Birds of Fire: Jazz, Rock, Funk, and the Creation of Fusion
Vital Transformation: Fusion's Discontents
Ironically, fusion was, on the one hand, largely a concern for jazz participants and observers even though they largely denied its value or any valid connection to "real jazz." On the other hand, despite rock and funk critics and musicians' interest in augmenting commercial success with the high cultural cachet jazz might bestow, the largely instrumental output of fusion bands remained outside the tastes of rock's and funk's mass audiences, which overwhelmingly favored vocal music. With the notable exception of successful crossover recordings such as Miles Davis's Bitches Brew, Mahavishnu Orchestra's The Inner Mounting Flame, and Herbie Hancock's Head Hunters (with implications that will be considered more deeply below), rock and funk writers were far less interested in following this "ain't jazz, ain't rock" music, as their virtual silence during this period regarding Joni Mitchell attests. However, just to be clear, despite my spending considerable time in the text considering the relationship of these musicians to jazz discourse, their inclusion into a jazz history is not my primary concern. Indeed, as DeVeaux notes, "With the possible exception of those in the fusion camp (who are more often the targets of the debate than active participants in it), no one disputes the official version of the history. Its basic narrative shape and its value for a music that is routinely denied respect and institutional support are accepted virtually without question."
While it is arguable that no one except fusion musicians and listeners "disputes the official version" of jazz history, my interest continues to be in thinking through the way fusion music sounded out the broken middle, performing the endless possibilities of variation and mixture between genres and testing the limits of their artistic engagements against the assumptions and expectations of fans and critics. Though fusion is now seen as one of the more commercially driven of jazz's substyles, most of the early fusion groups remained unknown and largely unheard outside of private jam sessions and infrequent live performances. "Commercial success" was hardly a phrase one would use to describe early fusion bands from the mid-1960s until 1970, with the release of Miles Davis's Bitches Brew. But partially because of the commercial success of Bitches Brew, the stigma of commercialism attached itself to fusion quickly and decisively. Indeed, Leonard Feather saw the arrival of fusion as the epitome of commercial interests dominating artistic ones at the time. "If the year 1970 is remembered in connection with any outstanding event in the history of jazz," wrote Feather, "musicologists may recall it as the Year of the Whores. Never before, no matter how grievous the economic woes of jazz musicians... at any prior point in jazz time, did so many do so little in an attempt to earn so much."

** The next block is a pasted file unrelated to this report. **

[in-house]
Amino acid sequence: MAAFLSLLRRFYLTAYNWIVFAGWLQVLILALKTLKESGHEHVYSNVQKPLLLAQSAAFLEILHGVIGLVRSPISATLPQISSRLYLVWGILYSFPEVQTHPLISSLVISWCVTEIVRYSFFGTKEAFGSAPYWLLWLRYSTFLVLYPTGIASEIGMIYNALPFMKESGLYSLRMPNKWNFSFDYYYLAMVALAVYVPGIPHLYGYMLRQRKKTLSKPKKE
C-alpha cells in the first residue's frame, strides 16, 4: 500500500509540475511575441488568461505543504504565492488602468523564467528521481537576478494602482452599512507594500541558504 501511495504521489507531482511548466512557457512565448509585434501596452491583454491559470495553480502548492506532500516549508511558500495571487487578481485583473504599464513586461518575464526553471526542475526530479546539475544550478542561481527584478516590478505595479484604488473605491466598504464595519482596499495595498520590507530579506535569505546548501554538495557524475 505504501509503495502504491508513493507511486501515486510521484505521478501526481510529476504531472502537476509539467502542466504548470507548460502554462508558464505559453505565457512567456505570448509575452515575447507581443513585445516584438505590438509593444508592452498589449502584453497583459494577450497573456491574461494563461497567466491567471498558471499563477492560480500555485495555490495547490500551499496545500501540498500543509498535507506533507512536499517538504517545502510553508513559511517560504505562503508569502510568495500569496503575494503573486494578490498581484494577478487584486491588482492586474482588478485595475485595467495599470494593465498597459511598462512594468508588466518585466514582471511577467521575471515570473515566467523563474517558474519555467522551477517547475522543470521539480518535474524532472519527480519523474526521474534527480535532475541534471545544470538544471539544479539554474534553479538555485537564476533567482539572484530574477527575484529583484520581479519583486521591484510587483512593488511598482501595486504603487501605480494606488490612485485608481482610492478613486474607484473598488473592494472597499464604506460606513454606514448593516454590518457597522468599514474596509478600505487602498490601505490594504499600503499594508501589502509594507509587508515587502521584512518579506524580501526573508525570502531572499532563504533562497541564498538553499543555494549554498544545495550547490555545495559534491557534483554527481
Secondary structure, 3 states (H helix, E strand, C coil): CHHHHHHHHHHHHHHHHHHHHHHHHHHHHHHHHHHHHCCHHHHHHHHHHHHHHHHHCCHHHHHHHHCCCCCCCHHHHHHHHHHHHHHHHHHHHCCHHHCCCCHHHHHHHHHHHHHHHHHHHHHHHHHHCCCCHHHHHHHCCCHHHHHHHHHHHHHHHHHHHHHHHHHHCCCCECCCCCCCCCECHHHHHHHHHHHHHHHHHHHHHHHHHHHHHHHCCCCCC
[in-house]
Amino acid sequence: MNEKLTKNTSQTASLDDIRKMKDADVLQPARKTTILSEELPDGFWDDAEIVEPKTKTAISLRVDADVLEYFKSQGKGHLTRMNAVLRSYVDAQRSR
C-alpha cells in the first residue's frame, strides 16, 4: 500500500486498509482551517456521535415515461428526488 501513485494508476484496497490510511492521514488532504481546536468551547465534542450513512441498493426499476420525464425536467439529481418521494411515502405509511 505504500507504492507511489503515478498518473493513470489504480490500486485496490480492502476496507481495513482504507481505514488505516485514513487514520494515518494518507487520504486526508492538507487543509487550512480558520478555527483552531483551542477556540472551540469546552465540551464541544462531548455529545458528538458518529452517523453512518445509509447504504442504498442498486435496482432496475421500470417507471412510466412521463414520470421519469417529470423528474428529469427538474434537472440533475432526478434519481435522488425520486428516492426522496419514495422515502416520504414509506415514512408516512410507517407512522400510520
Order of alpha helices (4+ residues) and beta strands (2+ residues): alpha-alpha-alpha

Even so, fusion was hardly mainstream popular music in the 1970s, and apart from a handful of bands, fusion musicians never achieved mass audience recognition, much less acceptance, and posted fairly modest material gains, for the most part, compared to other genres of popular music. While it is true that Herbie Hancock's Head Hunters (1973) was awarded platinum status (sales of a million units), Jeff Beck's Blow by Blow (1975) and Wired (1976) each exceeded the two million unit mark, and, as Annette Carson asserts, "until Kenny G appeared on the scene, [Beck's recordings] represented the highest charting instrumental albums ever recorded." Yet because Beck is seen primarily as a rock guitarist, his work is often overlooked as fusion performances even though both recordings featured allinstrumental programs, including Stevie Wonder's paean to Thelonious Monk, titled simply "Thelonious," and Charles Mingus's "Goodbye Pork Pie Hat."
Still, it is meaningful that musicians such as Hancock, Beck, Davis, and McLaughlimusicians who gained the most economically during this period through their association with fusionwere fairly singular in terms of achieving financial success and that their marketplace achievements were overshadowed by rock and pop music stars of the period. We should also remember that the more successful bands, such as Blood, Sweat, Drum + Bass or Chicago, featured vocals and, perhaps because of their success in the mainstream popular music market, would eventually be thought of more as rock bands than as jazz or fusion bands.